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Foodservice Equipment & Supplies: Q&A with Renee Roozen, Dickey’s Barbecue president on smaller footprints and chain tweaks

Published: 13 Jan 2017

<div><a href=",-dickey%E2%80%99s-barbecue-president-on-smaller-footprints-and-chain-tweaks">Foodservice Equipment & Supplies</a> published this interview with Dickey's President Renee Roozen. </div><hr><div><br></div><div>Dickey’s starts 2017 moving full steam ahead after reaching its 75-year milestone last year. Watch for Dickey’s to stake out territory on the international front this year, plus continue expansion at a steady 12-stores-per-month pace.<br></div><div><br></div><div>Here, Dickey’s Barbeque Restaurants Inc.'s President Renee Roozen discusses the intricacies of heading up a family-run company — she became the first non-family member to hold the title in October 2016 — and the overwhelming new initiatives within Dickey’s.<br></div><div><br></div><div>FE&S: What’s it like heading up a third-generation family operation?</div><div><br></div><div>RR: I think it’s a great blend. The family continues to remain very involved and I bring a different viewpoint to the business. I learn so much from the family stories and everyone is open to tweaking things a little bit.</div><div><br></div><div>FE&S: Describe the layout at Dickey’s with stores now at 1,400 square feet vs. 3,000 square feet in first-generation stores.</div><div><br></div><div>RR: The real difference lies in the back of the house, which is primarily a smaller, more efficient footprint. There has been no change to the number of dine-in seating spots.</div><div><br></div><div>Kitchens are more compact and we are better utilizing the space, for example, using ceilings to hang shelves. Everything in the back of the house is much smaller and more efficient, right down to the storage area.</div><div><br></div><div>On the positive side, it is easier to keep clean and the pit crew — our term for team members — now take fewer steps to produce product.</div><div><br></div><div>FE&S: How has the equipment package changed?</div><div><br></div><div>RR: We removed the stove and introduced a tabletop induction burner and a taco press, which allows us to bring in some new menu items at a lower pricepoint. And there are no longer fryers in the back of the house.</div><div><br></div><div>We added a proprietary wood-pellet-blend smoker, which has a smaller hood, and gives us consistency across all stores.</div><div><br></div><div>FE&S: What’s new in the front of the house?</div><div><br></div><div>RR: One new feature is glass-front walk-in coolers that showcase the brisket. Customers see it, waiting to be smoked, when they enter the store. You can also see the smoker from the front of the store. It’s amazing how many customers didn’t realize we smoke all of our own meat on-site.</div><div><br></div><div>All stores are now set-up for a very technologically-driven experience. Everyone is wired these days and we accommodate customers with free Wi-Fi and added more plug-in locations at tables. Our new music playlist also appeals to a wider range of customers.</div><div><br></div><div>FE&S: Is online ordering a driver?</div><div><br></div><div>RR: Everyone lives off their mobile. We are getting into online POS.</div>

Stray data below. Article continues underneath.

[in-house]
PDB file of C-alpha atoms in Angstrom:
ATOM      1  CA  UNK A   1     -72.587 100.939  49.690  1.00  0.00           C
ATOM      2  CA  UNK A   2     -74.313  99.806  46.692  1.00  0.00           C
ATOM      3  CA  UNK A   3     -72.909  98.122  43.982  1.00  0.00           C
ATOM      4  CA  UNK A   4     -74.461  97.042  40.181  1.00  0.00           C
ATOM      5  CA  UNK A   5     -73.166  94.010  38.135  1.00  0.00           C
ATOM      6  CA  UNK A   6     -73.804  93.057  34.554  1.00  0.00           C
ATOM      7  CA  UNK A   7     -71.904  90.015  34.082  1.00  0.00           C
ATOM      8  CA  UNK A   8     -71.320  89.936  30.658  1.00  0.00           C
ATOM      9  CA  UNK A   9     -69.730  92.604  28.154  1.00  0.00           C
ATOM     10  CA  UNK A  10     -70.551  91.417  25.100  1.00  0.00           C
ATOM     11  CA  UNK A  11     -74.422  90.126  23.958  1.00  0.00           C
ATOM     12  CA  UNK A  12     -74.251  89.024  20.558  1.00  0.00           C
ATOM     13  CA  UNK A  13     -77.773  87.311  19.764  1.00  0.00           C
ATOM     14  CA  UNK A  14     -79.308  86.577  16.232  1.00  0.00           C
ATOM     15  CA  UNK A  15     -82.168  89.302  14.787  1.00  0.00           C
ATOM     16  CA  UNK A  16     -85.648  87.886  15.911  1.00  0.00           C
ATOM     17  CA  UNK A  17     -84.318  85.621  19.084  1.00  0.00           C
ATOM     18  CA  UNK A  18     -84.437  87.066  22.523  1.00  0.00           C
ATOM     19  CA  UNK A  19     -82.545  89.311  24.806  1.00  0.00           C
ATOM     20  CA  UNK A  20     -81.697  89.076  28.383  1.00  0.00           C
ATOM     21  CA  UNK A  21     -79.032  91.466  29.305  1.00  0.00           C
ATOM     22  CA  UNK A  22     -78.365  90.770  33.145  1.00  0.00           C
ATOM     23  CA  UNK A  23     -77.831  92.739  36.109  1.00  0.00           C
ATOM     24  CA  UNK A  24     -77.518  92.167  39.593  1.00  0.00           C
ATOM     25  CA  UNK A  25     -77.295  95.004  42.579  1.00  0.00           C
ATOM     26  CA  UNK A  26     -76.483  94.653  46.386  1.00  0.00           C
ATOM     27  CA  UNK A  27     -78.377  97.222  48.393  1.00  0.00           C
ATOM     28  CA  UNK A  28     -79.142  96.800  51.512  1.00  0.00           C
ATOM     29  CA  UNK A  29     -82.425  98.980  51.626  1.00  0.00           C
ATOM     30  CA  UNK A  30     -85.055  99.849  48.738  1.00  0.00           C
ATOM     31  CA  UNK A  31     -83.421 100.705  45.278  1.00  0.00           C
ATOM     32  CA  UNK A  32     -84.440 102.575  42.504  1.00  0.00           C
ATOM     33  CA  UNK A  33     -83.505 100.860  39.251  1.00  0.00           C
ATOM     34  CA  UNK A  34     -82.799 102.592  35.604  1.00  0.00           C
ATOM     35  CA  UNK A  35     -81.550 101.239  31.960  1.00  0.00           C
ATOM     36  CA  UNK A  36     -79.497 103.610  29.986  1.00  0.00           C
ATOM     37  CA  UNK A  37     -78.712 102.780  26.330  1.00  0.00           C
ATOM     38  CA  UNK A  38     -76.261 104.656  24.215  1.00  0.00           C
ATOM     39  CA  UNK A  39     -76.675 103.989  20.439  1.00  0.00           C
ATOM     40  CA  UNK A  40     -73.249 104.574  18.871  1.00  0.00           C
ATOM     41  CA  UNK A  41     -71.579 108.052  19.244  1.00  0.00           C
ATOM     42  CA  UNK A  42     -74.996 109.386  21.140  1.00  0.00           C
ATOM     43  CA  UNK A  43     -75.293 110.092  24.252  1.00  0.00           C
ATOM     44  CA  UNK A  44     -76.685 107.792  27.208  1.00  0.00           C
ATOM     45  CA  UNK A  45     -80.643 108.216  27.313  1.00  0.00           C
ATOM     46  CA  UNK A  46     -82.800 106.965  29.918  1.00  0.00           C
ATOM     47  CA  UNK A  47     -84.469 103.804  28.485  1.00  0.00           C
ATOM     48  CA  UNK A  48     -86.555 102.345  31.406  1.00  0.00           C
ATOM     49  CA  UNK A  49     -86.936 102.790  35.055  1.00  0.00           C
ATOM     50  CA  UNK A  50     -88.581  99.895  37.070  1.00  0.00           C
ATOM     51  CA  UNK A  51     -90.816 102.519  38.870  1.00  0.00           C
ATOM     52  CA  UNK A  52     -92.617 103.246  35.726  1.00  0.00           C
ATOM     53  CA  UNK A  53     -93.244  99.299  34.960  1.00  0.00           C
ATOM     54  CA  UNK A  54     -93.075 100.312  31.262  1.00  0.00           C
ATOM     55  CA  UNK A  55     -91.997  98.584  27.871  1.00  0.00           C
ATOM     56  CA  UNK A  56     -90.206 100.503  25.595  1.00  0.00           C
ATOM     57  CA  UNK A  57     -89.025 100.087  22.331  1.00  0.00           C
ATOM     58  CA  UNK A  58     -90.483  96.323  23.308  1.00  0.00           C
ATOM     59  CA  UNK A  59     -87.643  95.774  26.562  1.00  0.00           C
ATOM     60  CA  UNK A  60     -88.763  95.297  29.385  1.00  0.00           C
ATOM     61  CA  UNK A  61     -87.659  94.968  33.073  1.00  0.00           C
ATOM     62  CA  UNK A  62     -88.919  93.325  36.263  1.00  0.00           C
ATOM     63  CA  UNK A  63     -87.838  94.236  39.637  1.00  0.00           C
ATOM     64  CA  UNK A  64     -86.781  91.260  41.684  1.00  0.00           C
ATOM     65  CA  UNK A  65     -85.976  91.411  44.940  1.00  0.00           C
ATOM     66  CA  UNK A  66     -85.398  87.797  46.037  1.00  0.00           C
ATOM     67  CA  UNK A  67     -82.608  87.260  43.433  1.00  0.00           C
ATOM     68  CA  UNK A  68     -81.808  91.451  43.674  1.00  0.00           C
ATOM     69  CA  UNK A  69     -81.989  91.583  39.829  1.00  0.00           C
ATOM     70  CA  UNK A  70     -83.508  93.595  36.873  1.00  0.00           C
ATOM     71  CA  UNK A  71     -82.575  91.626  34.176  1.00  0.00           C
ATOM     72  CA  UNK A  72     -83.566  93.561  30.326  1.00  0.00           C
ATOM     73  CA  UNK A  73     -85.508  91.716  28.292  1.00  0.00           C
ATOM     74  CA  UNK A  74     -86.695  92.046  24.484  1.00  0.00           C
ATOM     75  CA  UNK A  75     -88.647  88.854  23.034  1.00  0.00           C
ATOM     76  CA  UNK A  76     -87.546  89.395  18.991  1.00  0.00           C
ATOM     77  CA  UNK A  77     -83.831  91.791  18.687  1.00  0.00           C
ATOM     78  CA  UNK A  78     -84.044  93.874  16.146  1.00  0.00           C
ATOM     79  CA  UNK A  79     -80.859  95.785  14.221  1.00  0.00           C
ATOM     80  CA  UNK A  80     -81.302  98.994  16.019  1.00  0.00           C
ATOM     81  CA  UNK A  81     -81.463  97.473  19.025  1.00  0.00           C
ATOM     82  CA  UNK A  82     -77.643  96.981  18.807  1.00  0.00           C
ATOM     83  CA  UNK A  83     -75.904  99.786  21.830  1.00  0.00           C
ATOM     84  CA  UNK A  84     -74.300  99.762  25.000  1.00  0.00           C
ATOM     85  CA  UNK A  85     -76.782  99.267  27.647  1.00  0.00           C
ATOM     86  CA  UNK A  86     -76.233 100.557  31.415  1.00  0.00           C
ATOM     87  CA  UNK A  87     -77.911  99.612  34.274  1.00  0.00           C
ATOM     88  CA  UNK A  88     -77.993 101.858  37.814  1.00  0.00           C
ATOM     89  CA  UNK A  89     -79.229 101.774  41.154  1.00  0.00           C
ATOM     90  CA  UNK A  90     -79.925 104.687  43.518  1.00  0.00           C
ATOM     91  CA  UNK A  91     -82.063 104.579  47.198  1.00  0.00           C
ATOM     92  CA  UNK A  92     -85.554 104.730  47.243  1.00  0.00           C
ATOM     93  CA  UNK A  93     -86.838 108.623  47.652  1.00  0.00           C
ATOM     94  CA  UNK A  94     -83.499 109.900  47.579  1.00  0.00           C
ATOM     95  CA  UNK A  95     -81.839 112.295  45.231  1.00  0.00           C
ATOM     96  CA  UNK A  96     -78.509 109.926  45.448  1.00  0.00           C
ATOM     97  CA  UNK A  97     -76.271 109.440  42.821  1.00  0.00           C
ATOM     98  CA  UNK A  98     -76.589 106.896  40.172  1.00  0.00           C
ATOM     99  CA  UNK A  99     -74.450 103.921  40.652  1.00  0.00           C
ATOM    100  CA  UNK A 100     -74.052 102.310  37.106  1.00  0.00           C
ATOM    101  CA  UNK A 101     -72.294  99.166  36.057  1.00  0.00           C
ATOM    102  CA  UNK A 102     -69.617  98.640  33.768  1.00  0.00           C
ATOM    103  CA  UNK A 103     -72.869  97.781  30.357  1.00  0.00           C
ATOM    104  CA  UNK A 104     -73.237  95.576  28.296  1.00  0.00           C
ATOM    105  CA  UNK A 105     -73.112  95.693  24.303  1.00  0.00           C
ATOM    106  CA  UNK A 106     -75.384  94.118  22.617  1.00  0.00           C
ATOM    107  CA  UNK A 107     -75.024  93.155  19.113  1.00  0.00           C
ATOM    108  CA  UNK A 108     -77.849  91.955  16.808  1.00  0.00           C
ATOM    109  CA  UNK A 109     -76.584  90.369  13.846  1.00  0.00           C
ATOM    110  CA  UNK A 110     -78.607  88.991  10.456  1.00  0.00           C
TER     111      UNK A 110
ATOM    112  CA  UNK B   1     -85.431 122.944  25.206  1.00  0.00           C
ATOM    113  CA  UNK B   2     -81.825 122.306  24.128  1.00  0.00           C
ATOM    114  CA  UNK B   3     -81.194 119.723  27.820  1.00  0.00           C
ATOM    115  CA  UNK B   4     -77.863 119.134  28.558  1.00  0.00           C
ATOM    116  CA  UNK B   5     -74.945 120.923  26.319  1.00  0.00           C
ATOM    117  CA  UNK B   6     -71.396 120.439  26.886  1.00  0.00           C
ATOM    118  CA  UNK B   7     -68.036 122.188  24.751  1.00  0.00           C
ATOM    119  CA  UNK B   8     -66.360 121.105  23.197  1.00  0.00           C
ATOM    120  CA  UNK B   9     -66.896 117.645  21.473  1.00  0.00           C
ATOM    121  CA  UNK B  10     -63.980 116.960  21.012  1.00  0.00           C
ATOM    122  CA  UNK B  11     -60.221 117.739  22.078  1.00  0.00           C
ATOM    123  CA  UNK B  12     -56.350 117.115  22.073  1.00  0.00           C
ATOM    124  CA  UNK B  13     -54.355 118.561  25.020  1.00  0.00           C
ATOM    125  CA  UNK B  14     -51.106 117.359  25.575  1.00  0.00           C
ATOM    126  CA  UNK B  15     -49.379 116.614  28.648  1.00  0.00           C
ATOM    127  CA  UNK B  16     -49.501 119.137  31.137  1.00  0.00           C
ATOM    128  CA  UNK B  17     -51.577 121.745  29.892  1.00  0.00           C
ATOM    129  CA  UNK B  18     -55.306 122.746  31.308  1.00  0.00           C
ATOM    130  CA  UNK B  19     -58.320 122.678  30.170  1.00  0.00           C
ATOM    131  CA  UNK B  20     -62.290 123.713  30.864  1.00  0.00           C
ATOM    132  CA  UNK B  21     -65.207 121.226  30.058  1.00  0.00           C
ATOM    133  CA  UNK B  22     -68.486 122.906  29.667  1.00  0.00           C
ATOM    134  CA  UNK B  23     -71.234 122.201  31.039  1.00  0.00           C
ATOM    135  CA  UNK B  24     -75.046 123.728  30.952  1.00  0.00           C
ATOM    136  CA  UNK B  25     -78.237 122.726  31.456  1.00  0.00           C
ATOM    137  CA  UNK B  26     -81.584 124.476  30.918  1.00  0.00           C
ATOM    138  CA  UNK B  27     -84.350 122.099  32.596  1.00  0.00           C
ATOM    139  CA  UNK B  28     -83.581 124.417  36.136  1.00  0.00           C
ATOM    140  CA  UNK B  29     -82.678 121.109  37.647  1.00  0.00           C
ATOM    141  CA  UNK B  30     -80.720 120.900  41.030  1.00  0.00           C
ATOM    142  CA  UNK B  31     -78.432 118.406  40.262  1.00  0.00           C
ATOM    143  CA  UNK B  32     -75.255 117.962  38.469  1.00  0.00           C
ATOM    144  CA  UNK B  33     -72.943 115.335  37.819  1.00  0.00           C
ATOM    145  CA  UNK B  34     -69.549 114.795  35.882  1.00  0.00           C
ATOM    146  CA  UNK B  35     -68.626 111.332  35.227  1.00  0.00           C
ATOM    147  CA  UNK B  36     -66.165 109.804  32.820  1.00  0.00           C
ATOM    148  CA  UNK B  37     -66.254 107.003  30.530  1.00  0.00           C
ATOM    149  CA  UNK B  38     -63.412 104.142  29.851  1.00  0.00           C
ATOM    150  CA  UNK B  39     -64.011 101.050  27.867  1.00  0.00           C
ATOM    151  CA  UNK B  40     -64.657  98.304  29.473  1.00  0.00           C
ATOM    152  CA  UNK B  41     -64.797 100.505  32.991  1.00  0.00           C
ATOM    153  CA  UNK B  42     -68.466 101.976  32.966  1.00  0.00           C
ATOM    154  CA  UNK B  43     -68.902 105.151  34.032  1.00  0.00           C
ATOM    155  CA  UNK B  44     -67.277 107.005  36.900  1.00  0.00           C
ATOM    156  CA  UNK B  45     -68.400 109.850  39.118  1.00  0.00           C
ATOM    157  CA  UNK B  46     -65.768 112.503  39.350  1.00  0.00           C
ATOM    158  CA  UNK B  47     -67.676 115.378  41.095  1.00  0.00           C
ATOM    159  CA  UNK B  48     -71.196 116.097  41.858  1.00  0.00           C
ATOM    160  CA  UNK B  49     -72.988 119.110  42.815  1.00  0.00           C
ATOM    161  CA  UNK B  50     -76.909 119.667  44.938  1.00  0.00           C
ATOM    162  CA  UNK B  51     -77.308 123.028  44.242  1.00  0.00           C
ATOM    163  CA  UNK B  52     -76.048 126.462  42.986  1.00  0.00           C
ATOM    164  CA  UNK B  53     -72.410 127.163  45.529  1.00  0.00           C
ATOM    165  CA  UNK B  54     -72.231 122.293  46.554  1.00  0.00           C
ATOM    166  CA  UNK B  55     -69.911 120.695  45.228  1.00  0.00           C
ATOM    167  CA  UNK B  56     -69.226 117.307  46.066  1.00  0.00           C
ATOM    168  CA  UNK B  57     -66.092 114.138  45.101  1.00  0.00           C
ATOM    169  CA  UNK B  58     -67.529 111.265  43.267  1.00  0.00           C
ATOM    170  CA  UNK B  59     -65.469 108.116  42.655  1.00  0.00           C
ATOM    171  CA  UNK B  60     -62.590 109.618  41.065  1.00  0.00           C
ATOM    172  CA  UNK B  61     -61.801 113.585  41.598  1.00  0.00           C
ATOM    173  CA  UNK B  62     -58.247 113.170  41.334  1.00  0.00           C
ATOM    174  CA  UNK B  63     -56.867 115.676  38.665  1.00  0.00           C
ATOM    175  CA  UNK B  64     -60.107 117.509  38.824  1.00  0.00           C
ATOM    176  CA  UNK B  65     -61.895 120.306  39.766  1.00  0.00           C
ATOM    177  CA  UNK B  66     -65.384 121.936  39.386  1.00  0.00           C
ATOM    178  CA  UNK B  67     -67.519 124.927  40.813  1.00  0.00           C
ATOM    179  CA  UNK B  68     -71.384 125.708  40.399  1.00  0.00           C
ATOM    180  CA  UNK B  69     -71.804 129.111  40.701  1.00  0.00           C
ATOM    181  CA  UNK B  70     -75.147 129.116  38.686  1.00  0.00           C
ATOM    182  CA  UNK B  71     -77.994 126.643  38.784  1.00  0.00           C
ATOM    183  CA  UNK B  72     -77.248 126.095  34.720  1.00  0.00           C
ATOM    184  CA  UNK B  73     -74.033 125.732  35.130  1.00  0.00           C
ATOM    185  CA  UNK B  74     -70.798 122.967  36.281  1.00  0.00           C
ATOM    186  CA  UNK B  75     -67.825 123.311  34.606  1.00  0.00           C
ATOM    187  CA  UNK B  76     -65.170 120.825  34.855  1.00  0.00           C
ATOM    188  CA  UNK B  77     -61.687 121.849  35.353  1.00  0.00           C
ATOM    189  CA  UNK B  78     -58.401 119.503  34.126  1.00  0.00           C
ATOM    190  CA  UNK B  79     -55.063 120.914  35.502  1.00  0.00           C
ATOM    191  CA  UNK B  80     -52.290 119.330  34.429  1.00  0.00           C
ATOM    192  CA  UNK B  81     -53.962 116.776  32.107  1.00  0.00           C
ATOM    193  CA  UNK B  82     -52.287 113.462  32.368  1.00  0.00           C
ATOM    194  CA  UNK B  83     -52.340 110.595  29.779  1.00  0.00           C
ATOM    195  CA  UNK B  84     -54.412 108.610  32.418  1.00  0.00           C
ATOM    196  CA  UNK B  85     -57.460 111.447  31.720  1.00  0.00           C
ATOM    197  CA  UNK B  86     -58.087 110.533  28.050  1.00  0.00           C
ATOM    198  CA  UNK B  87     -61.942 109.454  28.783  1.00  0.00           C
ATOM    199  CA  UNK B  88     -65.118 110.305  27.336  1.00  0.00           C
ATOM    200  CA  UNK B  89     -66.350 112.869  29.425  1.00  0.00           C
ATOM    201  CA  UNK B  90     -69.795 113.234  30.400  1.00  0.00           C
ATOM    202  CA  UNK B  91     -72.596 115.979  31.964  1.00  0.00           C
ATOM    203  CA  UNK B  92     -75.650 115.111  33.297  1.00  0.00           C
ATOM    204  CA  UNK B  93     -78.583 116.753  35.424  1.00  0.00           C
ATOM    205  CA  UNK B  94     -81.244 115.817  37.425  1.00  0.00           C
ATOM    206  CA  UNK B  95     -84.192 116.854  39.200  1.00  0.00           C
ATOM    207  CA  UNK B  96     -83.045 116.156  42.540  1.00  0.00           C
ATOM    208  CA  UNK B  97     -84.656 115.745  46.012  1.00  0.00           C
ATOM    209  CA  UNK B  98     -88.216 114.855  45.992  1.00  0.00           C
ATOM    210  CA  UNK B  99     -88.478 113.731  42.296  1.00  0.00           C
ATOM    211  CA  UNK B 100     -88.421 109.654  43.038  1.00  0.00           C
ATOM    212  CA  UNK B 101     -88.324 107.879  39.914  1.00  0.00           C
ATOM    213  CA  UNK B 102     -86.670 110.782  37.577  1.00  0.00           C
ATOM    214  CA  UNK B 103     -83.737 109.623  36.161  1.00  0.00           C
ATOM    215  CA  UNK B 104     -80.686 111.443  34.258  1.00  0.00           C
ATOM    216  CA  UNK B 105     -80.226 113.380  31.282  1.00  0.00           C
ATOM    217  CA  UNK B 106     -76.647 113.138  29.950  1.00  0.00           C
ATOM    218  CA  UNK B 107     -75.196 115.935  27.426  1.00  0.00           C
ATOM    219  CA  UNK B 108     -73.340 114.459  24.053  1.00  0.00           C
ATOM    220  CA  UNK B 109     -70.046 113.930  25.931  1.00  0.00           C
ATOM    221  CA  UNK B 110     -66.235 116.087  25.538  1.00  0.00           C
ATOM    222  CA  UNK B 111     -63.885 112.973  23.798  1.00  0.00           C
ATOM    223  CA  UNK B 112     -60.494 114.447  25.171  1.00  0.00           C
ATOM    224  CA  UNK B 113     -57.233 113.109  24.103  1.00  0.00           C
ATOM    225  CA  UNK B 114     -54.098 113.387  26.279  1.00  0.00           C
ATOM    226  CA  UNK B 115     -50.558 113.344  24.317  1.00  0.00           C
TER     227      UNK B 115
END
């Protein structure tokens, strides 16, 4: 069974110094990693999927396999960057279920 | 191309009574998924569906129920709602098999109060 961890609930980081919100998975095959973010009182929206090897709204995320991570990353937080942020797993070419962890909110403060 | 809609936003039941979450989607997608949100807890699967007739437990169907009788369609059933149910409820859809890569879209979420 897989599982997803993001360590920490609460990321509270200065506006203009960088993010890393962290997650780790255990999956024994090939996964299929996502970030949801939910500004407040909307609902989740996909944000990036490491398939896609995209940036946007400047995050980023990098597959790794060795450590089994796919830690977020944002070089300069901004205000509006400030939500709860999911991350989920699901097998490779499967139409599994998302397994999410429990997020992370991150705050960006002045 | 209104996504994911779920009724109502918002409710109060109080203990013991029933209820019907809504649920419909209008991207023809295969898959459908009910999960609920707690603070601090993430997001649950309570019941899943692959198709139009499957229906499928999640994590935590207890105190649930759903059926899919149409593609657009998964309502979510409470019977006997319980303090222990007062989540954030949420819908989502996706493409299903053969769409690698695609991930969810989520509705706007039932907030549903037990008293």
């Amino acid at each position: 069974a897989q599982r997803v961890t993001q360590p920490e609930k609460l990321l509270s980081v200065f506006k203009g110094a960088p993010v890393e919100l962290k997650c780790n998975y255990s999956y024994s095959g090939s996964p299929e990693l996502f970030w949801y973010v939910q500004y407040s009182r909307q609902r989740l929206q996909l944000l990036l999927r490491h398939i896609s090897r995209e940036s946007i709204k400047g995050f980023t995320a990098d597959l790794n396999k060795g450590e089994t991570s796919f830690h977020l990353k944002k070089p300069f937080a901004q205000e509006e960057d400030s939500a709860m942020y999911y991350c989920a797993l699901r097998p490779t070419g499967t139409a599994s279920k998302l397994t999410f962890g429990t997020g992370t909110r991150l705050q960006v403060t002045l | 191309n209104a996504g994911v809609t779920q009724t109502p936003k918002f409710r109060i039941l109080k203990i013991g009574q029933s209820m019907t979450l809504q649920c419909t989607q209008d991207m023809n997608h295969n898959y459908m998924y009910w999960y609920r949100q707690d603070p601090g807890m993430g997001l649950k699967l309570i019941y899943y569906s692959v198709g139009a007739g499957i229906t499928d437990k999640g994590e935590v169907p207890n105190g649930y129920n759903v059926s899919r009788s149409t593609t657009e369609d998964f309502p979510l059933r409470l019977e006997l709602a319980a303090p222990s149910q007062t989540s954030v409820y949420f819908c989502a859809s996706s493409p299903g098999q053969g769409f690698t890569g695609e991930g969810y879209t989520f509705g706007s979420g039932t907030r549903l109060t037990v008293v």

Foodservice Equipment & Supplies: Q&A with Renee Roozen, Dickey’s Barbecue president on smaller footprints and chain tweaks
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